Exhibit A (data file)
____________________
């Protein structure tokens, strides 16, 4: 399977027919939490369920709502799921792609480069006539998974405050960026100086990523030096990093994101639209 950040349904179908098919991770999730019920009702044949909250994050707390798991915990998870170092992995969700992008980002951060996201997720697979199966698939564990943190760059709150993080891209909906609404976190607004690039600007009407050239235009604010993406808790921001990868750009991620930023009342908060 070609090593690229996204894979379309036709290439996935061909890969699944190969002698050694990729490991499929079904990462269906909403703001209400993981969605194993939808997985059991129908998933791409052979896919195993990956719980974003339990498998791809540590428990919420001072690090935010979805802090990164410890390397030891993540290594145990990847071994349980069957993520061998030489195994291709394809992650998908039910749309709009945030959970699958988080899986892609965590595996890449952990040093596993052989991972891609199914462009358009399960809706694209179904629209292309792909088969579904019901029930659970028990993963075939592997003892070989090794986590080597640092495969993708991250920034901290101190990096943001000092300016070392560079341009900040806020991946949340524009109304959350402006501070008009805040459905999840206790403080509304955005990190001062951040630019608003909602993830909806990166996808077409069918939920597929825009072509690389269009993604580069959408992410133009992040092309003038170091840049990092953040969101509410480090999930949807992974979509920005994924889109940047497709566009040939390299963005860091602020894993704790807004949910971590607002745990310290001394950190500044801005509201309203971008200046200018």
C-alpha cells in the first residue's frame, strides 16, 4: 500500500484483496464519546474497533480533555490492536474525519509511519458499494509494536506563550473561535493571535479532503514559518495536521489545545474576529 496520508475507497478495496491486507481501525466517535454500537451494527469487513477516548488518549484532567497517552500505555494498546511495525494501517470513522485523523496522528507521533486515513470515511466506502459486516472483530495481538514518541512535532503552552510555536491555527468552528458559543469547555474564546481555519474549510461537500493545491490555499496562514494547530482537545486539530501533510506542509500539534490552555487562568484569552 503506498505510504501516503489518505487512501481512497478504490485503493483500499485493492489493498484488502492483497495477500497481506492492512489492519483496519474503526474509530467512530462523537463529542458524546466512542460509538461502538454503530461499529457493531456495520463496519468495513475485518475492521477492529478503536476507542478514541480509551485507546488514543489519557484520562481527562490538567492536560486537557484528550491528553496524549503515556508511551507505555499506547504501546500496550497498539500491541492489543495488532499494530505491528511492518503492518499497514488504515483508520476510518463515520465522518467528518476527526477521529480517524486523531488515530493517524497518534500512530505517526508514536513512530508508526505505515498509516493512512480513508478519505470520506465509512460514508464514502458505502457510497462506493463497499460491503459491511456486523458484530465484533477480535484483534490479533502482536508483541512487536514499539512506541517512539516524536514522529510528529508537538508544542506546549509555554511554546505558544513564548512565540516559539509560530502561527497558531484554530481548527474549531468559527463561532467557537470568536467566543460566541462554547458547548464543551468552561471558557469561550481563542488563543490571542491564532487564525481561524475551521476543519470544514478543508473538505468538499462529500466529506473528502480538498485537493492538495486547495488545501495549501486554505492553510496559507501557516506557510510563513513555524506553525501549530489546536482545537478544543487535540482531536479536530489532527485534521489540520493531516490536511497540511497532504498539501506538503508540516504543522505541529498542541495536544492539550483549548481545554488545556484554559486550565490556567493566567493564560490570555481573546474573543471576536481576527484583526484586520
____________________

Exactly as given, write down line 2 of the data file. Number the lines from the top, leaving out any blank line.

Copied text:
C-alpha cells in the first residue's frame, strides 16, 4: 500500500484483496464519546474497533480533555490492536474525519509511519458499494509494536506563550473561535493571535479532503514559518495536521489545545474576529 496520508475507497478495496491486507481501525466517535454500537451494527469487513477516548488518549484532567497517552500505555494498546511495525494501517470513522485523523496522528507521533486515513470515511466506502459486516472483530495481538514518541512535532503552552510555536491555527468552528458559543469547555474564546481555519474549510461537500493545491490555499496562514494547530482537545486539530501533510506542509500539534490552555487562568484569552 503506498505510504501516503489518505487512501481512497478504490485503493483500499485493492489493498484488502492483497495477500497481506492492512489492519483496519474503526474509530467512530462523537463529542458524546466512542460509538461502538454503530461499529457493531456495520463496519468495513475485518475492521477492529478503536476507542478514541480509551485507546488514543489519557484520562481527562490538567492536560486537557484528550491528553496524549503515556508511551507505555499506547504501546500496550497498539500491541492489543495488532499494530505491528511492518503492518499497514488504515483508520476510518463515520465522518467528518476527526477521529480517524486523531488515530493517524497518534500512530505517526508514536513512530508508526505505515498509516493512512480513508478519505470520506465509512460514508464514502458505502457510497462506493463497499460491503459491511456486523458484530465484533477480535484483534490479533502482536508483541512487536514499539512506541517512539516524536514522529510528529508537538508544542506546549509555554511554546505558544513564548512565540516559539509560530502561527497558531484554530481548527474549531468559527463561532467557537470568536467566543460566541462554547458547548464543551468552561471558557469561550481563542488563543490571542491564532487564525481561524475551521476543519470544514478543508473538505468538499462529500466529506473528502480538498485537493492538495486547495488545501495549501486554505492553510496559507501557516506557510510563513513555524506553525501549530489546536482545537478544543487535540482531536479536530489532527485534521489540520493531516490536511497540511497532504498539501506538503508540516504543522505541529498542541495536544492539550483549548481545554488545556484554559486550565490556567493566567493564560490570555481573546474573543471576536481576527484583526484586520